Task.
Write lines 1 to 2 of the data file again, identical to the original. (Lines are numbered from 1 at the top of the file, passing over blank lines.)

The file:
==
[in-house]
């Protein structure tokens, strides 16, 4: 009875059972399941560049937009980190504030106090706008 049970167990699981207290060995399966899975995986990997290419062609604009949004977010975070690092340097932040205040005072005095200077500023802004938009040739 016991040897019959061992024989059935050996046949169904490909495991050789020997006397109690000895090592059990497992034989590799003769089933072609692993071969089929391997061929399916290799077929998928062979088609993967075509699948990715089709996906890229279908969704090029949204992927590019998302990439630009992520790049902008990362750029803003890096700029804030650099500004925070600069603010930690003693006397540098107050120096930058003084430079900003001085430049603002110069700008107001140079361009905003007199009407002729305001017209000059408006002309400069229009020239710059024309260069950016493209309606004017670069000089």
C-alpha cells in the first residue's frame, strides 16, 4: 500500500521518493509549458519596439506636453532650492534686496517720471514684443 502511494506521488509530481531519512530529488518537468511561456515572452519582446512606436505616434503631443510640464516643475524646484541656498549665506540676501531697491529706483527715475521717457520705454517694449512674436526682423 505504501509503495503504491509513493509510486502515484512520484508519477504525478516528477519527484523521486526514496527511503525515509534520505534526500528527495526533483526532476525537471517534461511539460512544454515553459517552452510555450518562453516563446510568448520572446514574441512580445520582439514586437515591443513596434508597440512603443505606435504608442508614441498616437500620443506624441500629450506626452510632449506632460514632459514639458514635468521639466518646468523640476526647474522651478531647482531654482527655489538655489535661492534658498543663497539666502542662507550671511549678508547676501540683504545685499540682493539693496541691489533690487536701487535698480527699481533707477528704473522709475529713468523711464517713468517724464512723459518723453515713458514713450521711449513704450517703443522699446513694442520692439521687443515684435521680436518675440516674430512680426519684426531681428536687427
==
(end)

[in-house]
């Protein structure tokens, strides 16, 4: 009875059972399941560049937009980190504030106090706008 049970167990699981207290060995399966899975995986990997290419062609604009949004977010975070690092340097932040205040005072005095200077500023802004938009040739 016991040897019959061992024989059935050996046949169904490909495991050789020997006397109690000895090592059990497992034989590799003769089933072609692993071969089929391997061929399916290799077929998928062979088609993967075509699948990715089709996906890229279908969704090029949204992927590019998302990439630009992520790049902008990362750029803003890096700029804030650099500004925070600069603010930690003693006397540098107050120096930058003084430079900003001085430049603002110069700008107001140079361009905003007199009407002729305001017209000059408006002309400069229009020239710059024309260069950016493209309606004017670069000089």